Panasonic to halt in-house production of TVs

OLED TV: Panasonic TX-55JZ1500B
(Image credit: Panasonic / Nine Perfect Strangers, Amazon Prime)

Panasonic will no longer produce TVs in-house at its factory in the Czech Republic according to a report from FlatpanelsHD.

The company will continue to develop and release new TV models under the Panasonic name in 2022, but production will be outsourced to an as yet un-named external partner.

Panasonic already uses outside manufacturers for some of its lower-cost models, having already ended its production in Vietnam and India earlier this year. It was widely reported at the time that the company had struck a deal with Chinese firm TCL Electronics for the production of its small and mid-size TVs by the end of the 2021 financial year. 

The brand's higher-end models, including LCDs and OLEDs, have continued to be made at its Pilsen facility, which was established in 1996 and employs around 1000 people. The site will reportedly be scaled back but continue to produce video products such as Blu-ray players.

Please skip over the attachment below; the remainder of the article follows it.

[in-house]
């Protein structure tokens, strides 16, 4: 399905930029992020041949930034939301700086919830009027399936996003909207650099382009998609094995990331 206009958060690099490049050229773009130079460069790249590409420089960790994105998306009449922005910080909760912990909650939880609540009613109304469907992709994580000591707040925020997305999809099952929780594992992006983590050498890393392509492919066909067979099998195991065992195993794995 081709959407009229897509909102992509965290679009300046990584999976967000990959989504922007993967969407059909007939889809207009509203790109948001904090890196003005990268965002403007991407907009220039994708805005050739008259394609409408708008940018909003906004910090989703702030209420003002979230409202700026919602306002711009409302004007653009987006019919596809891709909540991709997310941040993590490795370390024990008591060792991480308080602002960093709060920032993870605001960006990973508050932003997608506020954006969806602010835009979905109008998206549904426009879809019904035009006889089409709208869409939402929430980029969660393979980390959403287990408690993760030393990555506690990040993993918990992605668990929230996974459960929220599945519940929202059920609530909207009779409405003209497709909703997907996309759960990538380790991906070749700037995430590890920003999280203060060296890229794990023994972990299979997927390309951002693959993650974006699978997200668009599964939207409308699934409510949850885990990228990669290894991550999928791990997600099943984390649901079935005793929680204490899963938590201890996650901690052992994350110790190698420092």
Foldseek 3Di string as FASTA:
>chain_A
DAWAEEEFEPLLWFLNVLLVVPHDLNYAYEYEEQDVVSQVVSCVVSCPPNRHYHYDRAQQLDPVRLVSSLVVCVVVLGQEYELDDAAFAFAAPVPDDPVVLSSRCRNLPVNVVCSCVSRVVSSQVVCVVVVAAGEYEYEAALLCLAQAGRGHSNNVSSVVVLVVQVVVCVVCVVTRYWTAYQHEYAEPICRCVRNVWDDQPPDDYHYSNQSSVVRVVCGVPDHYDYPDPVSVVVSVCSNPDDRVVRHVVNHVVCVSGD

In a statement to FlatpanelsHD, Panasonic said, "this week we have received the information internally that we will move the production of our future TV models from the factory in the Czech Republic to an external partner.

“We will continue our investment in TV and offer many new models in 2022, and all product development in both Japan and in Europe (Langen, Germany) will continue. We guarantee that we will continue to have competitive models and the best picture quality. The only difference is that our future TV models are assembled in another factory".


Which 2021 Pansonic TV should you buy?

Read our five-star review of the Panasonic DP-UB820EB Blu-ray player

Read our review of the Panasonic TX-55JZ1500B OLED TV

Mary is a staff writer at What Hi-Fi? and has over a decade of experience working as a sound engineer mixing live events, music and theatre. Her mixing credits include productions at The National Theatre and in the West End, as well as original musicals composed by Mark Knopfler, Tori Amos, Guy Chambers, Howard Goodall and Dan Gillespie Sells.